College student…working mommy. Definite parallels.

One of the blogs I enjoy a lot is “Eat. Drink. Better”–multiple authors with a lot of good things to say.  It’s a good blog.

Their most recent post was by a new blogger on the site, Camille–a graduate student who eats a lot of ramen noodles and pop tarts and is sort of at this “I think I’d like to do things a little differently” point all we nouveau-greeny types got to at some point. (One could feel virtuous at how far one has come…then again, one could wonder how much besides a whole mess of blog entries and endless self-indulgent words really separates one from one’s former life as an eater of ramen noodles…) (That’s self-reflection, not a reflection on anyone else.  Sometimes I feel like a big fake at all this, because there’s so much I probably could be doing that I’m not.)  I’m looking forward to reading more of her posts.

She got me to thinking…okay, here she is, a college student–she has a kitchen, but she has no time, no energy, probably 40 hours of stuff to do in every 24 (most of which belong to someone else) and probably not a lot of support for the whole how-can-i-eat-healthier thing in her circles, since most of her friends probably eat pop tarts and ramen noodles too.  She’s a college student.

I’m trying to think back to my own days of academic immersion, and while admittedly the green movement wasn’t even a blip on the radar in the late 1980’s outside of the pages of Mother Earth News and the dog-eared copy of Silent Spring on my mom’s bookshelf, I can’t think of a single person I knew in college or grad school who made any effort at all to eat like a healthy human being.  I mean, whenever we would afford it (once a month or so, maybe) someone might make lasagna, and we might even have a salad of iceberg lettuce and a few cherry tomatoes with it, but that was the apex of our culinary ambitions. (Sigh…he made the best lasagna ever…not only did laundry but knew what fabric softener was for…kept his apartment clean…was tall and funny and charming and liked musicals…the perfect guy. Unfortunately for me, he turned out to be the perfect guy for a really lucky guy he met a few years later.  The heartbreaks of youth. And I never even got the lasagna recipe.)  Usually it was ramen noodles, pasta, rice-a-roni, canned soup, Kraft cheez and macaroni (because we all knew, from their marketing team, that there’s so much real cheese in there), fairly awful stuff like that.  And then, at the end of the month when the fellowship check wasn’t due for a couple of days and the checking account was dry, peanut butter out of the jar on a spoon…unless I could find a friend who couldn’t cook and convince them that I’d make a nice chicken dinner if they’d buy the groceries .  The chem majors had bigger fellowship checks than the musicians did; they were good to befriend.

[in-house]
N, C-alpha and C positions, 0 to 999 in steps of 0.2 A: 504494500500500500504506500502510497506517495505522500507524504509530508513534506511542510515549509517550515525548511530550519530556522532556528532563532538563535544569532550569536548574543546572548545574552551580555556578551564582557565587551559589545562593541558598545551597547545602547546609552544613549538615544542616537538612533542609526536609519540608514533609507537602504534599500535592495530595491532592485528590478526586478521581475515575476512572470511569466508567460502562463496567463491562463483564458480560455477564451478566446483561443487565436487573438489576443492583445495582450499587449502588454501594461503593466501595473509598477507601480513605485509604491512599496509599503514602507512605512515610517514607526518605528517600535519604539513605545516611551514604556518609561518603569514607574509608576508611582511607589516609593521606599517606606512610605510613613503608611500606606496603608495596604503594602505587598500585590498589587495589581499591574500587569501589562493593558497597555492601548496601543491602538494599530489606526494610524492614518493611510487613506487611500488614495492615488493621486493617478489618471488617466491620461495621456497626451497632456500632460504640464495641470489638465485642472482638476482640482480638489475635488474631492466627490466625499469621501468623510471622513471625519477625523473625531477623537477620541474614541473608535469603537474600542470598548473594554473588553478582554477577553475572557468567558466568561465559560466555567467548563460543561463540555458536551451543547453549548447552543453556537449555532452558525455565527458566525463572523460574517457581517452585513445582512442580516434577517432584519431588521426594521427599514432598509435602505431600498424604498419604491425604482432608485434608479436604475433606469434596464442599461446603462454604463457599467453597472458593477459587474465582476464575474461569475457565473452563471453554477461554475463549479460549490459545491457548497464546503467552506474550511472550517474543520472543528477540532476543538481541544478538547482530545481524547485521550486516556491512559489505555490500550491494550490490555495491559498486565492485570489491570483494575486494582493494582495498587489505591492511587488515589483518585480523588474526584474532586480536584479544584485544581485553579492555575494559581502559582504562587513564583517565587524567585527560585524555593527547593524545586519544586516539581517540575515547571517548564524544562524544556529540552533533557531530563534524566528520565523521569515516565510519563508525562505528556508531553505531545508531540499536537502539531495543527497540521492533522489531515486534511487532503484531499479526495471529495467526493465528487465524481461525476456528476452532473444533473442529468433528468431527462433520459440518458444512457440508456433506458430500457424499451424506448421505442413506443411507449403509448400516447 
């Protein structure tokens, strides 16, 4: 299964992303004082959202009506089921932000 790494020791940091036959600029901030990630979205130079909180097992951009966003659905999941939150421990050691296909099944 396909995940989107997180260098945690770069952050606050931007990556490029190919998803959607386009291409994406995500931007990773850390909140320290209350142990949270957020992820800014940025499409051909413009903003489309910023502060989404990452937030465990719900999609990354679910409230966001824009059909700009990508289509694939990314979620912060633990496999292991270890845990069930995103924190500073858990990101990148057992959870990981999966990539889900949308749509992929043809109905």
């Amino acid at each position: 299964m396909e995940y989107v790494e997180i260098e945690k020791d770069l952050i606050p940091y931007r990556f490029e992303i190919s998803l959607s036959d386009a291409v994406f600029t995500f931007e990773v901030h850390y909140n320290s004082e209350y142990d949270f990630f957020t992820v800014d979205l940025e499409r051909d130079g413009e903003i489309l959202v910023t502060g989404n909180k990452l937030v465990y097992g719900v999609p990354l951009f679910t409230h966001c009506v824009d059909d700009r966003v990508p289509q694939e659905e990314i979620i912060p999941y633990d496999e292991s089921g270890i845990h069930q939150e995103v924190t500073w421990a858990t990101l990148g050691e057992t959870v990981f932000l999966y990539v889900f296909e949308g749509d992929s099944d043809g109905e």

That was a long time ago, in a different life, of course.  Things are so different now: I’m a working mom.  I have a kitchen, but I have  no time, no energy, 40 hours of stuff to do in every 24 (most of which belong to someone else) and not a lot of support for the whole how-can-i-eat-healthier thing in my circles, since most of my friends shop at Aldi.  So…not so different after all.  The difference is that now I have mommyguilt to drive me, and the activities that take up all those hours are less intellectually stimulating than they were in college, so now that some of my postpartum brain cells appear to be growing back I’m starting to think in the longer term. Plus…well…I’m older. 

If the harried speedymamas and the college students ever connected with each other (which we won’t since we’re all too busy and too insular), some interesting exchanges of ideas might happen.  I bet Camille and her friends could make some really affordable changes for themselves without killing too much of their time–God, if I’d even known about lentils and dried beans back then, I would never have run out of food at the end of the month: a pound of beans at the time went for less than a dollar, ditto a pound of brown rice, and the peanut butter jar was well over three.  If I’d known a can of chicken broth and a can of seasoned diced tomatoes were the cheapest easiest soup base ever and could take practically anything thrown into them (including lentils and/or brown rice), I’d’ve stayed away from the Progresso stuff.  If I’d known how easy “real” oatmeal was, I would not have shelled out all that ridiculous money for the tiny packets that came six in a box, and if I’d known then how painless making one’s own granola is, I would have saved a lot there too.  I would still probably have ignored a lot of produce and not eaten enough fruits and veggies, but I would have eaten better, healthier, and cheaper protein and filled up on whole grains rather than the useless (but tasty) refined stuff.  

Anyway…I hope she has fun. It’s an adventure, this taking control of what one eats and where it comes from.  I wish her well and will look forward to reading more of her.

–J

p.s. I’m still Facebook friends with lasagna guy; I don’t know if he reads this blog, but if he does, I still would really love that recipe…:-)

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Posted on September 30, 2009, in Uncategorized. Bookmark the permalink. 1 Comment.

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